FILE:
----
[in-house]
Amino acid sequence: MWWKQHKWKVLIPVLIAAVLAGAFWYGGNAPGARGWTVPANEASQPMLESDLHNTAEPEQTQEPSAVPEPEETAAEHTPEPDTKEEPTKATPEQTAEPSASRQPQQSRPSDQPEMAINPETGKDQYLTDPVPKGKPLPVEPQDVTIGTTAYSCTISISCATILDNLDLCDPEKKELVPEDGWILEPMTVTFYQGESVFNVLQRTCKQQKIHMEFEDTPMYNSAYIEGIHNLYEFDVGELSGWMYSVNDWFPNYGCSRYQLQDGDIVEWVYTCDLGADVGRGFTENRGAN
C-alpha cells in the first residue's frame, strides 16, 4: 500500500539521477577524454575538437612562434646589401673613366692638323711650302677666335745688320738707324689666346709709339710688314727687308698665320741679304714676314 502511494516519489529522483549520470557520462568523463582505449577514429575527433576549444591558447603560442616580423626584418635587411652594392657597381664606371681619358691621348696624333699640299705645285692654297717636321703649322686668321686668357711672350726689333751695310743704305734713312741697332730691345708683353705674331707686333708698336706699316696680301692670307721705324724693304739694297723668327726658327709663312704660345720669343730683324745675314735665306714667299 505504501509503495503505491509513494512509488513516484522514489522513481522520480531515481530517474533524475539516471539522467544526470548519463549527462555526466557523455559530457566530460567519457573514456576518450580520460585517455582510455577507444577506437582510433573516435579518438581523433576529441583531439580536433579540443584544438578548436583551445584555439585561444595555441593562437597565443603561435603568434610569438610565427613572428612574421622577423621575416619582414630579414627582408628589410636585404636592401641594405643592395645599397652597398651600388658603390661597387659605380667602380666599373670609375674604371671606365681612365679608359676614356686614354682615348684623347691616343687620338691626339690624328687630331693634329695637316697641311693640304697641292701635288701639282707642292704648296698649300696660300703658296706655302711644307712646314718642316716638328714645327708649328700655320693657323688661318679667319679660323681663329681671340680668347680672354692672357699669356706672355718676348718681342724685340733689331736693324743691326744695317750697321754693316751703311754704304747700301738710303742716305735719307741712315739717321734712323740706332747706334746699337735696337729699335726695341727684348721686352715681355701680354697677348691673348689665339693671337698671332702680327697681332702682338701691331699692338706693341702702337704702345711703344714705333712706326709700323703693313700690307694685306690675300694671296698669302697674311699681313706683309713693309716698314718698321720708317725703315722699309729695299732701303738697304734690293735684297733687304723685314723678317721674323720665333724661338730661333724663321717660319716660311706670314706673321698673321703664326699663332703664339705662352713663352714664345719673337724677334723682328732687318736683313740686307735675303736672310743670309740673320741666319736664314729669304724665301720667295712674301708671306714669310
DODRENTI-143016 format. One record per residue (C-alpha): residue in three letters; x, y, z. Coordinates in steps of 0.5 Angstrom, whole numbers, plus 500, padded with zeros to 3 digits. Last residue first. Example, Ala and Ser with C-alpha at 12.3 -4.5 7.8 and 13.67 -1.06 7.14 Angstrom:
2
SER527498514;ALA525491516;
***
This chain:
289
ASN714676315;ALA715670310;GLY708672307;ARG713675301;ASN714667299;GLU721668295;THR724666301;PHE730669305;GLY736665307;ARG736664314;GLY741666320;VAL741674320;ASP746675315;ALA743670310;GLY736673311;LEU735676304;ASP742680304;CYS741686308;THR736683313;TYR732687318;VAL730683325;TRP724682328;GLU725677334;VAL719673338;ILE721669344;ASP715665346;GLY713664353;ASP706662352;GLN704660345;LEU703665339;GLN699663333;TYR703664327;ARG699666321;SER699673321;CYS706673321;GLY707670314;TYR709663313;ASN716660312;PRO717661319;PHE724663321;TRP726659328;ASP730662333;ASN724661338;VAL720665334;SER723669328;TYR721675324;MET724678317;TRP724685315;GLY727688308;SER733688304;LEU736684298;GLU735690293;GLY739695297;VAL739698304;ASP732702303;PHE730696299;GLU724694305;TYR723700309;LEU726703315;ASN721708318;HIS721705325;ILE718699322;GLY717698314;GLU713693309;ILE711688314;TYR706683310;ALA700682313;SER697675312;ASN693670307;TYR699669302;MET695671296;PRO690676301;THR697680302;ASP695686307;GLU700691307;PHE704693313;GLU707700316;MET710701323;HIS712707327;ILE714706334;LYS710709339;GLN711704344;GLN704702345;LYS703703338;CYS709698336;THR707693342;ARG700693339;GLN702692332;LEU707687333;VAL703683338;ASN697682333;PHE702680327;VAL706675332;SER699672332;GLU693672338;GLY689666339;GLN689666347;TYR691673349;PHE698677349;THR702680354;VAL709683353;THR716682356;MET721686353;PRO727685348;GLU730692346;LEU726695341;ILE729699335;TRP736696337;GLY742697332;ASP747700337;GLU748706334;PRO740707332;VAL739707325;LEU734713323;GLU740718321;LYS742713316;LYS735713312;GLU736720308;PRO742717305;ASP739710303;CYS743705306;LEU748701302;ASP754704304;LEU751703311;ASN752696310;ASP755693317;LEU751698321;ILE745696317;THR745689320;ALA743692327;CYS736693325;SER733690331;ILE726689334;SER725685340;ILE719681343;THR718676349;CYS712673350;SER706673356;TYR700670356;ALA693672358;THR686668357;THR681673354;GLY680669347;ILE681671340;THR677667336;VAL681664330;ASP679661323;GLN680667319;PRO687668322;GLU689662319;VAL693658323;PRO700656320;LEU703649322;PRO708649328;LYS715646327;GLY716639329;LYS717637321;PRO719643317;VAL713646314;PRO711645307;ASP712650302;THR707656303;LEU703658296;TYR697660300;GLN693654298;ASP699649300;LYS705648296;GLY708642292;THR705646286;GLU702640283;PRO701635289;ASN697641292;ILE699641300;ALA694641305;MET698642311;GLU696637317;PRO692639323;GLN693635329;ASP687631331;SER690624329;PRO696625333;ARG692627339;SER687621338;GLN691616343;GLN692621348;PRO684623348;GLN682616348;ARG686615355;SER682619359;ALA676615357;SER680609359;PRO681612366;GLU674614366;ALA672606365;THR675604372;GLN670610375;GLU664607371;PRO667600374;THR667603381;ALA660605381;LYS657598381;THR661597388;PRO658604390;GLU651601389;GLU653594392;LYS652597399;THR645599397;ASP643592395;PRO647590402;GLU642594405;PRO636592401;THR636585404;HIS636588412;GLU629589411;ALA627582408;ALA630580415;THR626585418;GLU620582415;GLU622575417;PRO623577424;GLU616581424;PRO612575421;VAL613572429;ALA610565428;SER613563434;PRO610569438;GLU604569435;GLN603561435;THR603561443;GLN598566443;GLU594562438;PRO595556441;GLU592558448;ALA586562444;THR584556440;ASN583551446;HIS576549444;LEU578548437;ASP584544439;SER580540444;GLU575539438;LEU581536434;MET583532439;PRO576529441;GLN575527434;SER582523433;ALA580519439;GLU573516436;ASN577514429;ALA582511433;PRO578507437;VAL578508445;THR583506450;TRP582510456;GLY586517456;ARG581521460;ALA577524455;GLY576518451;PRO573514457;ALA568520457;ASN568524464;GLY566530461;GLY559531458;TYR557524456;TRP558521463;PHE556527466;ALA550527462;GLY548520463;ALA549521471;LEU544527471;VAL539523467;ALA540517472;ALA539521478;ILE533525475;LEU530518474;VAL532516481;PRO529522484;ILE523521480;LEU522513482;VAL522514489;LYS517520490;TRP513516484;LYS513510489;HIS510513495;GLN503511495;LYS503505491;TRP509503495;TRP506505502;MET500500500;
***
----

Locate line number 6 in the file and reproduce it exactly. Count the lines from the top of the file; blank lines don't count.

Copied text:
SER527498514;ALA525491516;